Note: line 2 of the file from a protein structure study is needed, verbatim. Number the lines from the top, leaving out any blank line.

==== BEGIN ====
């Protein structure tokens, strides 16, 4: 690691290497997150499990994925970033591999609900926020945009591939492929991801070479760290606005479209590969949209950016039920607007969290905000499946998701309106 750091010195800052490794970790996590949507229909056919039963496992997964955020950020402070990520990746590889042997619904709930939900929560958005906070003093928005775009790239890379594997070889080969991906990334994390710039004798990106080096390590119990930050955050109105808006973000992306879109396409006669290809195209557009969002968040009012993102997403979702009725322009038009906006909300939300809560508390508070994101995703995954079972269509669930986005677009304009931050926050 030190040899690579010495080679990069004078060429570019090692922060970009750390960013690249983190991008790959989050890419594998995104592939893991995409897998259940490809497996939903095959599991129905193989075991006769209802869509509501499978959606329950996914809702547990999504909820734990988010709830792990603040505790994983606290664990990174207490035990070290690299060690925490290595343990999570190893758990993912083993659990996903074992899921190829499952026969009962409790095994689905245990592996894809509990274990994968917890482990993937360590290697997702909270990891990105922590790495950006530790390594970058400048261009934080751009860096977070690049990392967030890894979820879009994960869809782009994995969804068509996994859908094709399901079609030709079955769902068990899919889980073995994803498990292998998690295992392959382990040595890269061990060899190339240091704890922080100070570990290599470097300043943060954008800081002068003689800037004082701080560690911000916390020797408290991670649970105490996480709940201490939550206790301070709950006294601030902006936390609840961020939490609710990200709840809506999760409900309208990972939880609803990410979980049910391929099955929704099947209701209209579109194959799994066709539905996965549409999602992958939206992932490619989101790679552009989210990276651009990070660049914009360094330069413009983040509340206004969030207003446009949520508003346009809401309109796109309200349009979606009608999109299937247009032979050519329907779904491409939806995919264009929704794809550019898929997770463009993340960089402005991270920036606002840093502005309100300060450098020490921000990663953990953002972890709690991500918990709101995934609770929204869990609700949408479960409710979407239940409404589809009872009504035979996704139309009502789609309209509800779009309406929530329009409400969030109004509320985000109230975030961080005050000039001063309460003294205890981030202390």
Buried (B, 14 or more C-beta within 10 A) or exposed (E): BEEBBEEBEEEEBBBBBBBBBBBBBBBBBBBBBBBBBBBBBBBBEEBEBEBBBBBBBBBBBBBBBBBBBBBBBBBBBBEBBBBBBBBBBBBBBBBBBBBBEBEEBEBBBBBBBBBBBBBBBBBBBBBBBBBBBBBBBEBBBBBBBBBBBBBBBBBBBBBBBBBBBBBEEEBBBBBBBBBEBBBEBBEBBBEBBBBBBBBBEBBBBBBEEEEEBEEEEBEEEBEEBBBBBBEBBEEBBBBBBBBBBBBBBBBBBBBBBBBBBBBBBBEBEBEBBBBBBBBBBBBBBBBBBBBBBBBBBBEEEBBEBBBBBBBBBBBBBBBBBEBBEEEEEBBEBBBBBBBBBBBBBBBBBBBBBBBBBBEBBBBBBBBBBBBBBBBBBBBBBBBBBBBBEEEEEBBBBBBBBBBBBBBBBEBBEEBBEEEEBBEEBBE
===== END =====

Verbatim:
Buried (B, 14 or more C-beta within 10 A) or exposed (E): BEEBBEEBEEEEBBBBBBBBBBBBBBBBBBBBBBBBBBBBBBBBEEBEBEBBBBBBBBBBBBBBBBBBBBBBBBBBBBEBBBBBBBBBBBBBBBBBBBBBEBEEBEBBBBBBBBBBBBBBBBBBBBBBBBBBBBBBBEBBBBBBBBBBBBBBBBBBBBBBBBBBBBBEEEBBBBBBBBBEBBBEBBEBBBEBBBBBBBBBEBBBBBBEEEEEBEEEEBEEEBEEBBBBBBEBBEEBBBBBBBBBBBBBBBBBBBBBBBBBBBBBBBEBEBEBBBBBBBBBBBBBBBBBBBBBBBBBBBEEEBBEBBBBBBBBBBBBBBBBBEBBEEEEEBBEBBBBBBBBBBBBBBBBBBBBBBBBBBEBBBBBBBBBBBBBBBBBBBBBBBBBBBBBEEEEEBBBBBBBBBBBBBBBBEBBEEBBEEEEBBEEBBE